But we’ve all seen cops abuse laws in the books to harass innocent citizens with cameras.

Osterreicher, who has sent countless letters to various agencies in the last few months, working with several departments to revise their photo policies, stated the following in this morning’s letter:

Given the recent penchant for police to interfere with, harass and in many cases arrest photographers (i.e. D.C. Taxicab Commission meeting), the NPPA is concerned that these infringing regulations would provide the police with unbridled discretion to abridge the rights of photographers covering such events as “Occupy Wall Street” or any situation involving “photography of any person(s)” or lasting longer than five (5) minutes in any one location. Nationwide, photographers are increasingly subject to harassment by police officers, who, under color of law, cite safety and security concerns as a pretext to chill free speech and expression or to impede the ability to gather news. In that regard I would direct your attention to a recent decision by the First Circuit where the court recognized “the fundamental and virtually self-evident nature of the First Amendment’s protections” of the “right to film government officials or matters of public interest in public space.”1
It is our position that these facially defective regulations will only further contribute to the erroneous belief by law enforcement that public photography may be arbitrarily limited or curtailed. We  therefore respectfully request that these regulations be repealed immediately. In the alternative, we propose to work with your office to draft revised language that would be more narrowly tailored to serve a substantial government interest as a reasonable time, place and manner restriction on commercial photography.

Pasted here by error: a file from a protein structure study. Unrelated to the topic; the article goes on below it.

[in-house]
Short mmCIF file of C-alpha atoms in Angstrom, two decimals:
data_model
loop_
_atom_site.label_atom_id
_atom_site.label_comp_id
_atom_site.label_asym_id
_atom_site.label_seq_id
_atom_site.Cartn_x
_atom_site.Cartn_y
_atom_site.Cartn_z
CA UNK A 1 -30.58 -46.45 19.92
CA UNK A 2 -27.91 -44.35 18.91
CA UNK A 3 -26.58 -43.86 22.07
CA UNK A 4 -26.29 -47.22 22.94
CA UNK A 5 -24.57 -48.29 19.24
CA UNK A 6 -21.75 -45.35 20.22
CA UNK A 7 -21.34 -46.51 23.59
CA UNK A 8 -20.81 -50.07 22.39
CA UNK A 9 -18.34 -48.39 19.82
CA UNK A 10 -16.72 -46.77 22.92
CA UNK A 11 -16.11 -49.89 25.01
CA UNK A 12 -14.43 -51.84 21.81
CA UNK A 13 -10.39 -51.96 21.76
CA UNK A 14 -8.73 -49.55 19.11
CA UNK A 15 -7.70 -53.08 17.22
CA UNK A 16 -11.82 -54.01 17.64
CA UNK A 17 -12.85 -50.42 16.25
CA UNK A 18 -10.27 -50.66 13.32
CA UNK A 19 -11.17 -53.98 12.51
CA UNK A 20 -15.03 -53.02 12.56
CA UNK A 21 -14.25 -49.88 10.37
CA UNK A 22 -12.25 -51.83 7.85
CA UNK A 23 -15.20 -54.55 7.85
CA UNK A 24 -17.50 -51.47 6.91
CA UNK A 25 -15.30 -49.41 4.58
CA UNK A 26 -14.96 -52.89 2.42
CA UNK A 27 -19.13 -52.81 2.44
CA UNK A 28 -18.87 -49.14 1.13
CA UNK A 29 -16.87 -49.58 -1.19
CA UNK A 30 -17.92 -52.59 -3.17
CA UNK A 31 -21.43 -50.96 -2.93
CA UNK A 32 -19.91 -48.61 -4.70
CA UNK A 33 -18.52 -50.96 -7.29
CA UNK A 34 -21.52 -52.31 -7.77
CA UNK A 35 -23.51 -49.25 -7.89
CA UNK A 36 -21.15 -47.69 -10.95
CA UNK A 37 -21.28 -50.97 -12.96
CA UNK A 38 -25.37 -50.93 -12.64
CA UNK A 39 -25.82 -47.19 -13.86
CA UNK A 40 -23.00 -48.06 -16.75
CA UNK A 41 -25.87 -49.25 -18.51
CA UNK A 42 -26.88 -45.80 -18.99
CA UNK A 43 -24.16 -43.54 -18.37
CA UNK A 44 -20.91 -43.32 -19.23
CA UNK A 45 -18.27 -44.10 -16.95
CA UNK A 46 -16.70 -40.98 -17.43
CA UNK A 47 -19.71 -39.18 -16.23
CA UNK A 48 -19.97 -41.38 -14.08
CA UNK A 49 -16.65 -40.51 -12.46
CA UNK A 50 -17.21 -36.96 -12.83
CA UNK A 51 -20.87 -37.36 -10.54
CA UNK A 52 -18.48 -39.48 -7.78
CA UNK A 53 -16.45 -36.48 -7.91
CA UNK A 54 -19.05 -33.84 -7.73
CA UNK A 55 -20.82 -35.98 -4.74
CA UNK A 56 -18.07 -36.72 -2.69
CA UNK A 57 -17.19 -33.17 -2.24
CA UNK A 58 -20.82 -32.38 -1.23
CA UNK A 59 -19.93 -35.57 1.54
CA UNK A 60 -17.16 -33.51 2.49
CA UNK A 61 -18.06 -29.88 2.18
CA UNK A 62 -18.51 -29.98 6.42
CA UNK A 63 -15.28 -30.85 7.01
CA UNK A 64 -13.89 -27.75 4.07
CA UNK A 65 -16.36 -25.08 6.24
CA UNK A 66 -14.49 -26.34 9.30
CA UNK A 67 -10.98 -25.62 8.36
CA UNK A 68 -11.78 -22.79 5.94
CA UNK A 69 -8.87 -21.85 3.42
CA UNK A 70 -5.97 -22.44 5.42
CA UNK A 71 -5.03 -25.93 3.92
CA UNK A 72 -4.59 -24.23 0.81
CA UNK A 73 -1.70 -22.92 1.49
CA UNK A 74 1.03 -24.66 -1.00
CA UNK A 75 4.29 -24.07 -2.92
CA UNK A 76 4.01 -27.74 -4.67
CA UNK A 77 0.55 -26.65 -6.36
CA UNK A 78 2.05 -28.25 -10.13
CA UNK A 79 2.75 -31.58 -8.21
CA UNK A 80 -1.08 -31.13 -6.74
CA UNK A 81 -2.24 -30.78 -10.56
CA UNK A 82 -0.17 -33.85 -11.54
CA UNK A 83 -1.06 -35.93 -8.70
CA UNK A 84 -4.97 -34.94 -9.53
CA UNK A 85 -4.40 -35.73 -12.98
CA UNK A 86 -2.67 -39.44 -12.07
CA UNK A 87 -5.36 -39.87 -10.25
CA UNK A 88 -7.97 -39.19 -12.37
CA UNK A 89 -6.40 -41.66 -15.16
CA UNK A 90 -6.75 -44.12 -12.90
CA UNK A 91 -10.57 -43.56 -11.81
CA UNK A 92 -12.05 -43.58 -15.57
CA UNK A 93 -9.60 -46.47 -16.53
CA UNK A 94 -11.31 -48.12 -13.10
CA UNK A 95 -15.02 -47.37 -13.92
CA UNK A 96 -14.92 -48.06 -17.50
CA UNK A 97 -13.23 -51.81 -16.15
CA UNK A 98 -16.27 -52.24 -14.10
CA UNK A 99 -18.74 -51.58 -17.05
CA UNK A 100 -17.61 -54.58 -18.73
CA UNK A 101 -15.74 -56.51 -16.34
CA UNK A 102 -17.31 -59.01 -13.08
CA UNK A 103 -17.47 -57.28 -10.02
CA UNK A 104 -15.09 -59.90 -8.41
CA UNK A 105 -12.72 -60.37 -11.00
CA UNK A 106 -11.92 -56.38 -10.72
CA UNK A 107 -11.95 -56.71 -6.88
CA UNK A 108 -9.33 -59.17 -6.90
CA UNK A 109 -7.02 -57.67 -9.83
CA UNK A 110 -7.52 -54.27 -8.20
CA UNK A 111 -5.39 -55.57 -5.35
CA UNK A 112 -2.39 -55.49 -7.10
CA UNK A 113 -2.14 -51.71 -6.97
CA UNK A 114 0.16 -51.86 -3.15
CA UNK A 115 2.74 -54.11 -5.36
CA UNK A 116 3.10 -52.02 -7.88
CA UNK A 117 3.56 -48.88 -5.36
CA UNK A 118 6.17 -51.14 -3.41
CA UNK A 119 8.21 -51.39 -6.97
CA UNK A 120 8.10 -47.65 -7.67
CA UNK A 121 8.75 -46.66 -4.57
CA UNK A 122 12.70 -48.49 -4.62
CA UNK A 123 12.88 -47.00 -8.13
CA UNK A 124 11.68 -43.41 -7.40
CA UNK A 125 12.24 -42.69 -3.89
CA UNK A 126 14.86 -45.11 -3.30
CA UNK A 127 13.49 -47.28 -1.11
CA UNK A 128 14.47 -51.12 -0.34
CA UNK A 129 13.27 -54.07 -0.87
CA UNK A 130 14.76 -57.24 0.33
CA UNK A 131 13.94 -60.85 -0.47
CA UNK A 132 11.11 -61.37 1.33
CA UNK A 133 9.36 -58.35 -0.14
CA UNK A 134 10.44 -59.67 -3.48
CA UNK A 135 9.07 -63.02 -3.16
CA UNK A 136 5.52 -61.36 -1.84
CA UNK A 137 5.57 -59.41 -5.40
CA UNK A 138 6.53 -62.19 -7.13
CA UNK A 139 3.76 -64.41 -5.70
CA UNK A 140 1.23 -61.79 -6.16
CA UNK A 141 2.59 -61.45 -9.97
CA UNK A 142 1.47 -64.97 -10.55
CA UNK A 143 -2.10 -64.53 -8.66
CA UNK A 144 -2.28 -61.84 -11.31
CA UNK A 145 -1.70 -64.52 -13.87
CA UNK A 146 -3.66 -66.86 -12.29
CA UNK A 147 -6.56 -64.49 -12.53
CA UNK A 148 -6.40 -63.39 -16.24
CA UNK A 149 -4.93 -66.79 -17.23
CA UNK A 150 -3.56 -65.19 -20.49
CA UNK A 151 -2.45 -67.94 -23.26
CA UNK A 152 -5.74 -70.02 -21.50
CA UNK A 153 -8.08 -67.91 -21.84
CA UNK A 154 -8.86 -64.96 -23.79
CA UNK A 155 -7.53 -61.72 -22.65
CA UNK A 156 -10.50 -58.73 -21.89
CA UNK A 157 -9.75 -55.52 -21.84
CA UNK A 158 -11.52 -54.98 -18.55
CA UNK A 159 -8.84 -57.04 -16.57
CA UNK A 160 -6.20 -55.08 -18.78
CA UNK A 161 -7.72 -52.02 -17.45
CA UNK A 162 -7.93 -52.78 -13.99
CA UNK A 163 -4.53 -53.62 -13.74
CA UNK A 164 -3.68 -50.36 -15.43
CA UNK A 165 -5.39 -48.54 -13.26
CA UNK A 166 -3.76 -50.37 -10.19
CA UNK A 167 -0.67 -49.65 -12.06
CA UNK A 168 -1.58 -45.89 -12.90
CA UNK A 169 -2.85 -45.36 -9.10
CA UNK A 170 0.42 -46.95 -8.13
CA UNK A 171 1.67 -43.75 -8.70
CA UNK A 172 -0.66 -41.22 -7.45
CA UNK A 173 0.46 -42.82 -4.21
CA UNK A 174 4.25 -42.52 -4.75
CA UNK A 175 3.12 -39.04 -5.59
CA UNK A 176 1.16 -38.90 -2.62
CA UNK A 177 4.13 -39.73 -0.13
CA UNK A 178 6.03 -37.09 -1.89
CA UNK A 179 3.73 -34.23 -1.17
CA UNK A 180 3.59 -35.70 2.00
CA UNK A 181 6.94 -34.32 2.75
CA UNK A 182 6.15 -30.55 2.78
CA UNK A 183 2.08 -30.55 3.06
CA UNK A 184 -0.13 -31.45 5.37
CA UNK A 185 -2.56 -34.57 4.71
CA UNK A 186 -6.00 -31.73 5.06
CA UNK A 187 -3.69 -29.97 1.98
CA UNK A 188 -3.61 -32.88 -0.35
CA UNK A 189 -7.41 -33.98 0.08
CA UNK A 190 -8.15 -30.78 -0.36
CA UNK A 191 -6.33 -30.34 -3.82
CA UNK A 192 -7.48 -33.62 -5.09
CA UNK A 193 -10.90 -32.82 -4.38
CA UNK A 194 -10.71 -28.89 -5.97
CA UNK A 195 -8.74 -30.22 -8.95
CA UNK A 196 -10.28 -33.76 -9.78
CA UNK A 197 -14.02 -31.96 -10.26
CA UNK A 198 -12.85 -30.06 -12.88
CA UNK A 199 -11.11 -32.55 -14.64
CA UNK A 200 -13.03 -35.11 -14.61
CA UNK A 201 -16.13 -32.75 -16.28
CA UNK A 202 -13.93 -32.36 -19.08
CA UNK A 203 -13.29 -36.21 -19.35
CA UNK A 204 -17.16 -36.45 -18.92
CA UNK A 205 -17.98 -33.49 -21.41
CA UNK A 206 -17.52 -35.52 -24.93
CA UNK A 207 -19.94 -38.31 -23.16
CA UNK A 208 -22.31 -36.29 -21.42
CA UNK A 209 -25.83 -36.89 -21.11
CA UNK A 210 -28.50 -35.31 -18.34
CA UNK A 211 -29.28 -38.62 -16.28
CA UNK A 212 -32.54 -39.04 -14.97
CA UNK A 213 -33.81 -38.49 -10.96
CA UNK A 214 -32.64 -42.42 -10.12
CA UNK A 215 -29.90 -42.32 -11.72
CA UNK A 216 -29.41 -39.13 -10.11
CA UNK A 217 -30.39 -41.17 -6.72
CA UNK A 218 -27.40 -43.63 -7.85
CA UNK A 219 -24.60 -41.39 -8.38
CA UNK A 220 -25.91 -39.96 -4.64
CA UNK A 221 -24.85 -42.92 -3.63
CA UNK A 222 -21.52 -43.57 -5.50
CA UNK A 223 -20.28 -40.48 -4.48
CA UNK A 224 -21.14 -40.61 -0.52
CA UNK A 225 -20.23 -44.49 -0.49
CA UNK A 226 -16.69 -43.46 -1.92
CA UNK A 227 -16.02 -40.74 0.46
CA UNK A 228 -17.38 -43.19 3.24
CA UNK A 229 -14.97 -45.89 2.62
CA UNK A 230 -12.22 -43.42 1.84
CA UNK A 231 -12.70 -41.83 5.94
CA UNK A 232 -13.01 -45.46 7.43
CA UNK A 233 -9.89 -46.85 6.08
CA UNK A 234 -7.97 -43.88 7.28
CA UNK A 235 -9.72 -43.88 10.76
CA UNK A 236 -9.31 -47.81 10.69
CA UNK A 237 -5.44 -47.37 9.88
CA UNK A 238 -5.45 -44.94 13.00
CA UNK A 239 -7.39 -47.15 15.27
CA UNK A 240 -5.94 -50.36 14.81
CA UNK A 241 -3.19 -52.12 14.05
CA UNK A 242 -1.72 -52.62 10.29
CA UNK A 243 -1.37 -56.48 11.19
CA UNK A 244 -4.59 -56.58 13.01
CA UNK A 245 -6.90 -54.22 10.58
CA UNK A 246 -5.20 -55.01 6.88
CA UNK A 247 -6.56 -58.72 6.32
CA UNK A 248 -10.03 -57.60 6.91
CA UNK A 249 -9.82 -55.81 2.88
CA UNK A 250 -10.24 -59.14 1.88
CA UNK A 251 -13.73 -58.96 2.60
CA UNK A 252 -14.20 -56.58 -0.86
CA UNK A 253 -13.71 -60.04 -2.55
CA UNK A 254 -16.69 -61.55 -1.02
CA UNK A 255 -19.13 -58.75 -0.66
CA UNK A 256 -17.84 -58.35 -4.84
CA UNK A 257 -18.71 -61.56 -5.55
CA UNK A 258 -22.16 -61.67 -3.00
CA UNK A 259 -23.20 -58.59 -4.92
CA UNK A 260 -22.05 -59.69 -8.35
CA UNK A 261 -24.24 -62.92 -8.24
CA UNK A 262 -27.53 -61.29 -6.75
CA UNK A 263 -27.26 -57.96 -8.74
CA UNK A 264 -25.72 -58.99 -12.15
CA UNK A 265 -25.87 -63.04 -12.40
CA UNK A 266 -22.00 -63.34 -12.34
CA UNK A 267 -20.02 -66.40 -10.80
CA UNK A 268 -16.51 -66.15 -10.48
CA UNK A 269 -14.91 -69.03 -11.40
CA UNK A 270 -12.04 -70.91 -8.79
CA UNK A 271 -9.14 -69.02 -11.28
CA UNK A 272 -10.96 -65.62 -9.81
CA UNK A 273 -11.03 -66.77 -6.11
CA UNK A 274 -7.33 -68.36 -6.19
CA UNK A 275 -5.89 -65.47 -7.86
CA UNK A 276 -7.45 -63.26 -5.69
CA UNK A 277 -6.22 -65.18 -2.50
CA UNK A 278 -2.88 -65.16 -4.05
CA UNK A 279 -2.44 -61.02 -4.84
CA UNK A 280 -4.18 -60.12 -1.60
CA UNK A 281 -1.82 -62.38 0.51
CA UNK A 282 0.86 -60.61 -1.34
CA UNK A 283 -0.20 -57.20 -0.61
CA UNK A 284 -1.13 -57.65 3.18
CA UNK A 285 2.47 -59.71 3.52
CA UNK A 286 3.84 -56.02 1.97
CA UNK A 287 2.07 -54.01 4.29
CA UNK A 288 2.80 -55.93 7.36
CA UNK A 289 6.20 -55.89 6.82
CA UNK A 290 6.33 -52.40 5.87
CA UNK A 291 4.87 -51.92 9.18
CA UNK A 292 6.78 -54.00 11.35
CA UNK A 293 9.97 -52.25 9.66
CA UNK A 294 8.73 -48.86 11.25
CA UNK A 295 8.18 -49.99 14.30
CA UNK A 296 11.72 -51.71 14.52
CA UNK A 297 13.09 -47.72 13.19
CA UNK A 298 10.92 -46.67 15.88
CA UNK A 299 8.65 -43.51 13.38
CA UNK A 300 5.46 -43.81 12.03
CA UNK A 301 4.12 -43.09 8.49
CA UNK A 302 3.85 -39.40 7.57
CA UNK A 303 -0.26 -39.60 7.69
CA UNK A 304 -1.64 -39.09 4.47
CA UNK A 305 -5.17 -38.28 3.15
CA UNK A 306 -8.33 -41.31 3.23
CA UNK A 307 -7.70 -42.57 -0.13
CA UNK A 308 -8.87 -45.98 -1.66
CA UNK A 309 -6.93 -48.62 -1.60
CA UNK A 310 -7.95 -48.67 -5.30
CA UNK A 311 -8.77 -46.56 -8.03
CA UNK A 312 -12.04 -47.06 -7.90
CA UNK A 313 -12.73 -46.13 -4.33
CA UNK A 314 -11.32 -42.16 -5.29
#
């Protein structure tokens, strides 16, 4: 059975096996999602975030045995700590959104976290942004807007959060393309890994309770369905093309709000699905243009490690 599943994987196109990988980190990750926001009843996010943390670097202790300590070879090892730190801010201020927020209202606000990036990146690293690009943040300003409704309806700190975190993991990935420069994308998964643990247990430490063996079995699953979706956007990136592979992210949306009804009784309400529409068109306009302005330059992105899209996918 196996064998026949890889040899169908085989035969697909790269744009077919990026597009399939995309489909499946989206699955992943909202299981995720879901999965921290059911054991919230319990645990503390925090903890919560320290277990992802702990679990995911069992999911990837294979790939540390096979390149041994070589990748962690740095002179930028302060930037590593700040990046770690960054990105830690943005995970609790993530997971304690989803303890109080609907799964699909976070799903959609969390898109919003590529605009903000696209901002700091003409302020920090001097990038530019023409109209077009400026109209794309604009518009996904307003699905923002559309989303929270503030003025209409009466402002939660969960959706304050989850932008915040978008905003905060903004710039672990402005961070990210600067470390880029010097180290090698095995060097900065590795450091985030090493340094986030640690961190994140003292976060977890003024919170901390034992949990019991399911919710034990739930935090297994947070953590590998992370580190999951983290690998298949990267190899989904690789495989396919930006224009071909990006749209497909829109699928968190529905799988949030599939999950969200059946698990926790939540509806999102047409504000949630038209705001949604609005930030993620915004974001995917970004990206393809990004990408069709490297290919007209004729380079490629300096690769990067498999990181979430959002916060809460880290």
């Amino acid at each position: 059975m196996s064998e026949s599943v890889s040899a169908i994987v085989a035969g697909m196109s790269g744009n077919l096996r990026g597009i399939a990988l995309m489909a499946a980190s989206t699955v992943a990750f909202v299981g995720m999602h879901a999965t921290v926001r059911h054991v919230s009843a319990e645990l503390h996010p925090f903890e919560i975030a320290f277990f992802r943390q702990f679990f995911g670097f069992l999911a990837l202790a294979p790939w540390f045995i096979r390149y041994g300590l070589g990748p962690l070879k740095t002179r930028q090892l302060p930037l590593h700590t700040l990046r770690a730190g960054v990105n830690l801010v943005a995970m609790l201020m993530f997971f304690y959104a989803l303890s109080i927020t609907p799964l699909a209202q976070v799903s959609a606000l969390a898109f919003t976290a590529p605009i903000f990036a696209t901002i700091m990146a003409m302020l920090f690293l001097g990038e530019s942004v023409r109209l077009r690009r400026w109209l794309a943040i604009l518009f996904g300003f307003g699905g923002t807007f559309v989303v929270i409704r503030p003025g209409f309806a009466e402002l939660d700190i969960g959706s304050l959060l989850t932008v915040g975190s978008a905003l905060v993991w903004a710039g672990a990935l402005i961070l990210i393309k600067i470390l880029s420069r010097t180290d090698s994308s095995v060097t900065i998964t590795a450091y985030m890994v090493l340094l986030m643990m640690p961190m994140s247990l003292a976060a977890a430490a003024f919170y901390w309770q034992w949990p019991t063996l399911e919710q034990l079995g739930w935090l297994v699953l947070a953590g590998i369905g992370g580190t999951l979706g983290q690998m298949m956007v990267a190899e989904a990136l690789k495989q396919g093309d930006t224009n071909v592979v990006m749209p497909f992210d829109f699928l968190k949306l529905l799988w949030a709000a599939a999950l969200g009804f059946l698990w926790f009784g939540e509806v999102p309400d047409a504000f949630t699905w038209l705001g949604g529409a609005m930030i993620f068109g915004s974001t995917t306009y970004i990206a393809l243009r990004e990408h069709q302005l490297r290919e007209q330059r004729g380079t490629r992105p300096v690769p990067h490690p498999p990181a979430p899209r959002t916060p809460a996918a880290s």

Please send stories and tips to carlosmiller@magiccitymedia.com

Support our Mission

Help us build a database of bad cops

For almost 15 years, PINAC News has remained active despite continuous efforts by the government and Big Tech to shut us down by either arresting us for lawful activity or by restricting access to our readers under the pretense that we write about “social issues.”

Since we are forbidden from discussing social issues on social media, we have created forums on our site to allow us to fulfill our mission with as little restriction as possible. We welcome our readers to join our forums and support our mission by either donating, volunteering or both.

Our plan is to build a national database of bad cops obtained from public records maintained by local prosecutors. The goal is to teach our readers how to obtain these lists to ensure we cover every city, county and state in the country.

After all, the government has made it clear it will not police the police so the role falls upon us.

It will be our most ambitious project yet but it can only be done with your help.

But if we succeed, we will be able to keep innocent people out of prison.

Please make a donation below or click on side tab to learn more about our mission.

Subscribe to PINAC

Bypass Big Tech censorship.

Carlos Millerhttps://pinacnews.com
Editor-in-Chief Carlos Miller spent a decade covering the cop beat for various newspapers in the Southwest before returning to his hometown Miami and launching Photography is Not a Crime aka PINAC News in 2007. He also published a book, The Citizen Journalist's Photography Handbook, which is available on Amazon.

Leave a Reply

- Advertisement -

Latest articles